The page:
The Marble Cleaning Guide
Cleaning marble is a task that requires special tools and a very specific process in order to protect the marble and get the best results. Natural stone is a beautiful addition to any home, but it is also an expensive one and it deserves the special attention that it needs to maintain its beauty and provide a long-lasting finish.
Like many natural materials, marble cannot be cleaned by just any household cleaner. This guide will cover everything that you need to know about cleaning and maintaining your marble tiles or slabs, including which products you can and can’t use, and more.
Meet Marble: A Calcium Carbonate Composite
Marble is a delicate, porous material. It is composed primarily of calcium carbonate, which means that it is sensitive to acids.
Therefore, even something as seemingly unsuspecting as a drop of lemon juice can dull the surface by eating away at the top layers. Etches, as these blemishes are known, are bound to happen.
Some homeowners choose to leave them as a “character” element, while others want to grind and re-polish the surface overtime to keep the smooth finish.
That's a personal choice, but you have to be aware that you will never be able to keep marble in perfect condition at all times.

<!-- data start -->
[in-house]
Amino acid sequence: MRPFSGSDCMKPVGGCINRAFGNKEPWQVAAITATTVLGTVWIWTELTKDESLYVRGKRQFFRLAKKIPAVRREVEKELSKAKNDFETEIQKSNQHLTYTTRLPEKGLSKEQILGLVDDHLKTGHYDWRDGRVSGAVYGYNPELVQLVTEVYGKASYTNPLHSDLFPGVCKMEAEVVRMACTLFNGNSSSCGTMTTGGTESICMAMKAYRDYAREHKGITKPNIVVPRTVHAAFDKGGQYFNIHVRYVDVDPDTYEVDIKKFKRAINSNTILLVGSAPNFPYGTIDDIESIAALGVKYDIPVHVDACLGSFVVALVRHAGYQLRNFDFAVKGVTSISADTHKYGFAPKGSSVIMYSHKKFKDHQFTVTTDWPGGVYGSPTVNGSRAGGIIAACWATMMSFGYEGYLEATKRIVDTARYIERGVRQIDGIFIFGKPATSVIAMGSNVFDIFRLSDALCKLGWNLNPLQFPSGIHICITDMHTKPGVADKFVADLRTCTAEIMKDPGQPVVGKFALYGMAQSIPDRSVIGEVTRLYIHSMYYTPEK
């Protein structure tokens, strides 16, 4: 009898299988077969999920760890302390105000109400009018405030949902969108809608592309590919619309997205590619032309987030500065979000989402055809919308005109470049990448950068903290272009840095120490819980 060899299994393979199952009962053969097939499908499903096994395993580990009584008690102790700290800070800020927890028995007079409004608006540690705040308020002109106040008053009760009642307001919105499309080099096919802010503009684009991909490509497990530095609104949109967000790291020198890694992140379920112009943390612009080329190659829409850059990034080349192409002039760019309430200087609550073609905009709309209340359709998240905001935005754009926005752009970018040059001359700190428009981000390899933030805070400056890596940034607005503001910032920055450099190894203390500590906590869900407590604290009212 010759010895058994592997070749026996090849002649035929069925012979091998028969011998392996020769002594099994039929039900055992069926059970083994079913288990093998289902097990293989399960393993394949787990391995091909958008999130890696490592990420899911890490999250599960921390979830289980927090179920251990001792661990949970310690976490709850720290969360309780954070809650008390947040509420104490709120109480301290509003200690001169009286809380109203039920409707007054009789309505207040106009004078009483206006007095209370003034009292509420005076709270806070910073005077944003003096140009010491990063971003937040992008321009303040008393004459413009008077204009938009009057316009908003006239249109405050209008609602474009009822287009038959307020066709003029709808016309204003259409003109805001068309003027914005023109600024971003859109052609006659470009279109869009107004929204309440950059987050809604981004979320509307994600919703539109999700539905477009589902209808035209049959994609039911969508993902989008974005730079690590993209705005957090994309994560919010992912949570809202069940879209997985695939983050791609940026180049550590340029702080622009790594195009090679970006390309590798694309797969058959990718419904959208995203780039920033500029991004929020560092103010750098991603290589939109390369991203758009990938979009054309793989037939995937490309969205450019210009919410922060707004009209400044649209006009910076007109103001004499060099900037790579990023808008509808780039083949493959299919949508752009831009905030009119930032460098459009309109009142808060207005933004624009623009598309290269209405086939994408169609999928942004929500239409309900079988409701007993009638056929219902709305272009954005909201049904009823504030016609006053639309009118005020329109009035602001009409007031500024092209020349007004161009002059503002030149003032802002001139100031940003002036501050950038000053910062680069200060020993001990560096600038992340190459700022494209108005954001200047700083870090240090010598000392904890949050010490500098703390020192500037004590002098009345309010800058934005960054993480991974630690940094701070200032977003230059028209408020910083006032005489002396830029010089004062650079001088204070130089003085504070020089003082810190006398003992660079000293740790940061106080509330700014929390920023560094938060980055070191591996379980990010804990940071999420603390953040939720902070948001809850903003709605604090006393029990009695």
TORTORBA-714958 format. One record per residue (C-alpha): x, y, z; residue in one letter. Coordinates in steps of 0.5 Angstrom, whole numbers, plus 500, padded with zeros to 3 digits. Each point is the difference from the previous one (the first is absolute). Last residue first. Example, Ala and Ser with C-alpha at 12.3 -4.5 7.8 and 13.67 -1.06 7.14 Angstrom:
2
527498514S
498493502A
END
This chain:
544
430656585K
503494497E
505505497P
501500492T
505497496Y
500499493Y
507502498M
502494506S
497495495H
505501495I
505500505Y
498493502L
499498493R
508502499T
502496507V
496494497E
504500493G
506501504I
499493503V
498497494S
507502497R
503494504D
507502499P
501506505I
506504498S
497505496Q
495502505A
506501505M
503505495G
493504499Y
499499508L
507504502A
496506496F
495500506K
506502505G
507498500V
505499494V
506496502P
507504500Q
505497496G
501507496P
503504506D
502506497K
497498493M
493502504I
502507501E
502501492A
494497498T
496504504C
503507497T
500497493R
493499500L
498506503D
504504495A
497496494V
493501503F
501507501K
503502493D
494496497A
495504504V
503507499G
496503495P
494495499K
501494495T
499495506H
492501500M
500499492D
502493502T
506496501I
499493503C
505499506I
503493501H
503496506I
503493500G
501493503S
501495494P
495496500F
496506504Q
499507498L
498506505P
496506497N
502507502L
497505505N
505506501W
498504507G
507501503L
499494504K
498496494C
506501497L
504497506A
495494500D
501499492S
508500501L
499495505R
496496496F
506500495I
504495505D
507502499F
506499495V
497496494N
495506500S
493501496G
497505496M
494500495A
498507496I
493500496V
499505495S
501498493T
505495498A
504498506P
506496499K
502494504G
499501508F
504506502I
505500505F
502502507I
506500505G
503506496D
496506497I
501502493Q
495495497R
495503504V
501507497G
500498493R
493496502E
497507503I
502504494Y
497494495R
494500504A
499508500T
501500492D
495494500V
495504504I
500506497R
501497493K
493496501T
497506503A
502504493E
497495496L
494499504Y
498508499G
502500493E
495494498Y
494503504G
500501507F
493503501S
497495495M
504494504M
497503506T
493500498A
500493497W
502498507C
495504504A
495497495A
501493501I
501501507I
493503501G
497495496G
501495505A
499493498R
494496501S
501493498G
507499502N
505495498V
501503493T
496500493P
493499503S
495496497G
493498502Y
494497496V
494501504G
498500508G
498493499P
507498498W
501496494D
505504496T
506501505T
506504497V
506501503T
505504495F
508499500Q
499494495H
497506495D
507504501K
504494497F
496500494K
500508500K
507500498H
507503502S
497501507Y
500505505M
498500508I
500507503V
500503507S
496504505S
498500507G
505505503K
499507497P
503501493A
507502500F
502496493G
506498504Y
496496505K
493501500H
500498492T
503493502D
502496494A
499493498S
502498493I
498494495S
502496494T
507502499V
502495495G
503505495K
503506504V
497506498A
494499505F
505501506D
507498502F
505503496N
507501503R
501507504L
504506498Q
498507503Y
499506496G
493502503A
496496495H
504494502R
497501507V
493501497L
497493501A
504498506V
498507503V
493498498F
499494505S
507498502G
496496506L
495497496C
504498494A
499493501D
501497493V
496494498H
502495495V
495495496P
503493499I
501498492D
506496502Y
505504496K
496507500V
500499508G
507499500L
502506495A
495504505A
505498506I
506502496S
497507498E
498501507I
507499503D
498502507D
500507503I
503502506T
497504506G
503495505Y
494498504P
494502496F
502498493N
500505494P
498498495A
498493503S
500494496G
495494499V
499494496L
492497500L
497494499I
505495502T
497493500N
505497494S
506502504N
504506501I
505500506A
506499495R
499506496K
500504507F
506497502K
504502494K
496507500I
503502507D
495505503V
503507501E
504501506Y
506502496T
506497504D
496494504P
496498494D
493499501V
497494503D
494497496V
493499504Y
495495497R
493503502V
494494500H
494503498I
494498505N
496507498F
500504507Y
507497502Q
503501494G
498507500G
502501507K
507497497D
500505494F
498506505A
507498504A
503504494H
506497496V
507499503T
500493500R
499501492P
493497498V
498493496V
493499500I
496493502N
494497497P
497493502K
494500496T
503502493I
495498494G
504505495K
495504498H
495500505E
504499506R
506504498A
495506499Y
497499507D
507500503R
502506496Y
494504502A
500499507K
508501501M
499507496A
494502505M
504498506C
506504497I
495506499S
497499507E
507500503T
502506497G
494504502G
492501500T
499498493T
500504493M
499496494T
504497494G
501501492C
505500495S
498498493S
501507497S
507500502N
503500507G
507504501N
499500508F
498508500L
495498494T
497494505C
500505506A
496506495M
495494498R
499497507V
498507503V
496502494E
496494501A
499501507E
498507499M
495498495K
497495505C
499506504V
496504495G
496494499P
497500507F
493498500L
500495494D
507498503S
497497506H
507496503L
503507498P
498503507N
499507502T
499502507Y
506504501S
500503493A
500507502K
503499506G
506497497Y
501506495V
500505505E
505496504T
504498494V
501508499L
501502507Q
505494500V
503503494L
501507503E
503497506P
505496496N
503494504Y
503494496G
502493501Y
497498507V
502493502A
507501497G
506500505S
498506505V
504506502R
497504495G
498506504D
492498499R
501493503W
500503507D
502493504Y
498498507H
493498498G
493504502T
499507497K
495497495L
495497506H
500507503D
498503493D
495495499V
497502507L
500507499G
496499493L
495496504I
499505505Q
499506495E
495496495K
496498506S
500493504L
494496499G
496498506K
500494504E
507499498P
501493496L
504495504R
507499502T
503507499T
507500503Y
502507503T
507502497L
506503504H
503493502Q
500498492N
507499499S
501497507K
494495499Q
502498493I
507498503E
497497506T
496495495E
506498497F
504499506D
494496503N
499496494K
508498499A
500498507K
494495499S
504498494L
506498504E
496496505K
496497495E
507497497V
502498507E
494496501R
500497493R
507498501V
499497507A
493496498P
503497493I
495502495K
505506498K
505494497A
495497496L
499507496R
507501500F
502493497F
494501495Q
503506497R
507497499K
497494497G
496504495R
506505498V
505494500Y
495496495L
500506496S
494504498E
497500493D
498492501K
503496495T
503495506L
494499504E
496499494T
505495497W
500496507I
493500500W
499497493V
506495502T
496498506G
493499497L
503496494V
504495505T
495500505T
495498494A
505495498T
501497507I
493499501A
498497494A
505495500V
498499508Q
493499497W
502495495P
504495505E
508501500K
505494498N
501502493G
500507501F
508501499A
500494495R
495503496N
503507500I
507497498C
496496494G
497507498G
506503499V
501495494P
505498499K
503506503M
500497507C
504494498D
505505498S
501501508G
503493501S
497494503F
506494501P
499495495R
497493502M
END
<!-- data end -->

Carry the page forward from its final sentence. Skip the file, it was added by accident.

General Marble Cleaning Guidelines and Tips
Part of the reason marble is so popular is because it is so easy to keep clean. Of course, you need to avoid acidic cleaners and household products for the best results. There are speciality marble cleaners available, but even those may not have the safest ingredients.
Get in the habit of reading labels to look for neutral, non-abrasive products that can clean your marble. You can also use a simple, mild soap and water mixture, which is really just as good as anything so long as you clean your marble regularly.
Simply apply whatever cleaner you are using to the marble surface and then use a non-abrasive cloth to gently scrub the area, wiping it clean to remove the soap residue completely.
Then, dry the marble with a soft towel and use a circular buffing motion to create a little extra shine in the surface. Cleaning marble is a relatively simple process and it won’t be labour-intensive if you keep up on it.
Do NOT Use:
- Vinegar, bleach, ammonia, or household general-purpose cleaners
- Abrasive cleaners or scouring pads that can scratch the marble’s delicate surface
- Cleaning products not specially formulated for natural stone
- Products that claim they can be used on marble too, but are designed for other stone or tile materials
- Be very careful when cleaning your oven racks and leaving them to dry on your marble benchtop, the acid from your oven cleaner could damage the stone beyond repair.
Marble Stains: Removal and Prevention Tips
Stains happen, and with something as porous as marble, it’s going to require a little more effort for you to keep stains from setting in and requiring major removal efforts. Always get in the habit of cleaning up spills immediately and keep your marble sealed, which may require reapplication every six to eight months for best results.
If you do run into stubborn stains, there are some definite tips to help you get rid of them. Here's a rundown of the most common stains and how to best remove them from your marble surfaces.